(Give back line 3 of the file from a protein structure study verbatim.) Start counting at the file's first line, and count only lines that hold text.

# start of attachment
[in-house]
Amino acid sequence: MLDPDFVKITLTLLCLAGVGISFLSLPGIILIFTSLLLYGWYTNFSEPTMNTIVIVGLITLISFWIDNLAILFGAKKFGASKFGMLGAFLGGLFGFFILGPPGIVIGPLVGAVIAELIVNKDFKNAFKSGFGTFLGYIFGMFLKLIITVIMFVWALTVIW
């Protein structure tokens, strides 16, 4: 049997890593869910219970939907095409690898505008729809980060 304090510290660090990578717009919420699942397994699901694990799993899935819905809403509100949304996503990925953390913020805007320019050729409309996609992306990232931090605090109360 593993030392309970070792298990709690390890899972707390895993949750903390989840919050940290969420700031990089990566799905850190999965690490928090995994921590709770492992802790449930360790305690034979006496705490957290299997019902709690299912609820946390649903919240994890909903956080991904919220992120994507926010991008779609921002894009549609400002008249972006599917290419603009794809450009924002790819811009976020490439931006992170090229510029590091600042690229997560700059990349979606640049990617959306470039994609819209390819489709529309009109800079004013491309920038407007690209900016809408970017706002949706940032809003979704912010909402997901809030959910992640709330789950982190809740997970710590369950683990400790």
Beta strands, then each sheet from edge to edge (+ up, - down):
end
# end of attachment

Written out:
């Protein structure tokens, strides 16, 4: 049997890593869910219970939907095409690898505008729809980060 304090510290660090990578717009919420699942397994699901694990799993899935819905809403509100949304996503990925953390913020805007320019050729409309996609992306990232931090605090109360 593993030392309970070792298990709690390890899972707390895993949750903390989840919050940290969420700031990089990566799905850190999965690490928090995994921590709770492992802790449930360790305690034979006496705490957290299997019902709690299912609820946390649903919240994890909903956080991904919220992120994507926010991008779609921002894009549609400002008249972006599917290419603009794809450009924002790819811009976020490439931006992170090229510029590091600042690229997560700059990349979606640049990617959306470039994609819209390819489709529309009109800079004013491309920038407007690209900016809408970017706002949706940032809003979704912010909402997901809030959910992640709330789950982190809740997970710590369950683990400790």